With the subsequent passage of time this scarring gradually stretches up and in approximately 90% of cases the pain diminishes and the full range of motion eventually returns. In most cases the time course for this condition to go through all three stages is somewhere between eighteen months and three years depending on the severity of the capsulitis. Recent research suggests that in a significant percentage of people who have this condition that it can persist for five years and that at the end of this time a full range of shoulder movement may not return.

Treatment of First (Painful or Freezing) Stage
One treatment that does seem to offer benefit in this condition is injection of cortico-steroid (cortisone) into the shoulder joint itself. It is thought that the inflammatory cycle within the shoulder joint somehow becomes self perpetuated, probably long after the instigating cause has gone. The aim then is to break this cycle and to try to get the inflammation to resolve. At the time when the shoulder joint is injected, the subacromial space can also be injected to decrease the element of rotator cuff impingement pain. This often dramatically reduces the inflammation in these tendons and the arm pain that it causes.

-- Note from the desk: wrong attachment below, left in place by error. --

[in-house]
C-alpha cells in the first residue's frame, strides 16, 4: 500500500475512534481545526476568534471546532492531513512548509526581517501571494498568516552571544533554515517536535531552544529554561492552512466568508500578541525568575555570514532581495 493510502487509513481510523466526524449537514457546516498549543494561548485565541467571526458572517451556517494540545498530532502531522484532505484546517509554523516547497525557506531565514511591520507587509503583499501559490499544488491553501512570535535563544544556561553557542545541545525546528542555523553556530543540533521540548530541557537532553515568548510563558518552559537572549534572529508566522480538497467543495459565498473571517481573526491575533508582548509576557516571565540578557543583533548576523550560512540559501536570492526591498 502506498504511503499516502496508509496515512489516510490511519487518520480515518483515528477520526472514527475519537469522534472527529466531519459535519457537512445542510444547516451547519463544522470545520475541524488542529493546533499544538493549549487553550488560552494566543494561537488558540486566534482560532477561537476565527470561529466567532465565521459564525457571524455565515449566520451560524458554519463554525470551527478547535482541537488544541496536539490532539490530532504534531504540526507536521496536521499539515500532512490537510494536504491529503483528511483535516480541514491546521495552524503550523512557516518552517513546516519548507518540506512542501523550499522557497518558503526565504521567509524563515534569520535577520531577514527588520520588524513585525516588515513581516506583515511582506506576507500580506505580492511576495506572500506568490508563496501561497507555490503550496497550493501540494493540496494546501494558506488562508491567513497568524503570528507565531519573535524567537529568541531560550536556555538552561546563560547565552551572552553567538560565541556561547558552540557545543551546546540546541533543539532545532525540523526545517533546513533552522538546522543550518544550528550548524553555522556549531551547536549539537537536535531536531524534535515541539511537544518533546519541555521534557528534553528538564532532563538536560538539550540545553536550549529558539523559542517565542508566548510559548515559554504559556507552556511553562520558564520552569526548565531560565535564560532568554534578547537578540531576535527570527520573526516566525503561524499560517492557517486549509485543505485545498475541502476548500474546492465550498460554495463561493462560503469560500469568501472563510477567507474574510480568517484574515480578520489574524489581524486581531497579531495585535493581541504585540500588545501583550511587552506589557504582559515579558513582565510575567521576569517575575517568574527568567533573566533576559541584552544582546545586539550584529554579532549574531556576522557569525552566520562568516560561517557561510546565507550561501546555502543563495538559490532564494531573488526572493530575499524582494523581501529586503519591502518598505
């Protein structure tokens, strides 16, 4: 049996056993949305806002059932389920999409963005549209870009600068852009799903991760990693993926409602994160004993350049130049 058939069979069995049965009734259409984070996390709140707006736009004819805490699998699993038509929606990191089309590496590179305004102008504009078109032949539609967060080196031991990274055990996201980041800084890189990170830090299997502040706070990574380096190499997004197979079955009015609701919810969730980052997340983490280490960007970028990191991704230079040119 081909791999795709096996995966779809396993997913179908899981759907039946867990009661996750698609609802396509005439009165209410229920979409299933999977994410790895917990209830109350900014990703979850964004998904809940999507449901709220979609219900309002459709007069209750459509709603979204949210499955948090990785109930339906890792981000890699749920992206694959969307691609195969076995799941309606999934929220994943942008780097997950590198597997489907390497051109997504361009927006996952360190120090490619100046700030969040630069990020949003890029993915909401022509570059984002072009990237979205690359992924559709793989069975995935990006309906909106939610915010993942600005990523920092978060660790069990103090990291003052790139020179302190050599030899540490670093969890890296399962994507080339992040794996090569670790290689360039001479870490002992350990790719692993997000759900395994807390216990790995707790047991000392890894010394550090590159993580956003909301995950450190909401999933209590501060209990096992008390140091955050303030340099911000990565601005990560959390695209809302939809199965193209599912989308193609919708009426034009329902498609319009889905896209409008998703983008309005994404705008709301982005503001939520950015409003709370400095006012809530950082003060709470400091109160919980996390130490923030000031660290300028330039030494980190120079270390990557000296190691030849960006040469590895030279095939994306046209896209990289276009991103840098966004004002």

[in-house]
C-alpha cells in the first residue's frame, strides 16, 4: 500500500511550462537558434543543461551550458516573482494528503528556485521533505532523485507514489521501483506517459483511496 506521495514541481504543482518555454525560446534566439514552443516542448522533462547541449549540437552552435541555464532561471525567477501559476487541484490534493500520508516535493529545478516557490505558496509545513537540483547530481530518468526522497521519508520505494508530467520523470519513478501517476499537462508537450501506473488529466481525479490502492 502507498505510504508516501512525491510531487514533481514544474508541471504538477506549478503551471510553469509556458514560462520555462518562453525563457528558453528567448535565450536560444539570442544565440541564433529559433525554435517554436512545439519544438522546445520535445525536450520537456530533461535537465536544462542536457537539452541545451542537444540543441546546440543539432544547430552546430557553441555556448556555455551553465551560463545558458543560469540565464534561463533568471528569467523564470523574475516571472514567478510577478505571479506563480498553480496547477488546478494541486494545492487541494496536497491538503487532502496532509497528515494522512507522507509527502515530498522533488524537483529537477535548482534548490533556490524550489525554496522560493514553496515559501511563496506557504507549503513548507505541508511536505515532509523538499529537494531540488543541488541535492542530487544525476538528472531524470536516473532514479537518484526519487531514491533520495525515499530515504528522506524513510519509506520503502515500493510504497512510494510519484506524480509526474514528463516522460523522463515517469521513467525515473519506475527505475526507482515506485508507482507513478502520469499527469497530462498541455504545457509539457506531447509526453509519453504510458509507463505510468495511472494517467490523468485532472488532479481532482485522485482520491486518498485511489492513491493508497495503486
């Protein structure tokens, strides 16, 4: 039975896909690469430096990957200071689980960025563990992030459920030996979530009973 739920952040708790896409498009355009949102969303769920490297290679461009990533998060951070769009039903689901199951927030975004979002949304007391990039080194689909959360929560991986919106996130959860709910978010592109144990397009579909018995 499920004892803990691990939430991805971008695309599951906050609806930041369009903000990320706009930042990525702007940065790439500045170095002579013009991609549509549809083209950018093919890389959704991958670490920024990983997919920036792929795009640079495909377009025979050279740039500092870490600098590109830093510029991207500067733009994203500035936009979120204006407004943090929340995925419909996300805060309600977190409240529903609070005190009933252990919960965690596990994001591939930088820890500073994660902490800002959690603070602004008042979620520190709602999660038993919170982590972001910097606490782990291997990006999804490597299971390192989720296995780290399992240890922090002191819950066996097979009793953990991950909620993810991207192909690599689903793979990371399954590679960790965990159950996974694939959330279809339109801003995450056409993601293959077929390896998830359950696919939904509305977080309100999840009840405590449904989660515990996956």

Cortico-steroids are very strong anti-inflammatory agents and they attack the inflammatory cycle at several points simultaneously. Because of this they are much more powerful and much more effective than anti-inflammatory tablets which generally have very little effect in this condition. If the cortico-steroid can be placed into the shoulder joint itself, then in over 90% of cases, the inflammatory cycle can be broken and the inflammatory process will gradually resolve. This happens over a few days following injection and generally, by 1-2 weeks, the constant ache of the inflammation is gone and the only remaining ache occurs at the extremes of motion when the capsule is tight. Once the inflammation starts to subside, the swelling in the capsule gradually decreases. As a result of this, the range of motion starts to improve, and in general one would expect a return of around 10-15% of the range within two weeks of injection. To some degree however, this does depends on just how long the problem has gone on, and by how much the range of motion has been restricted.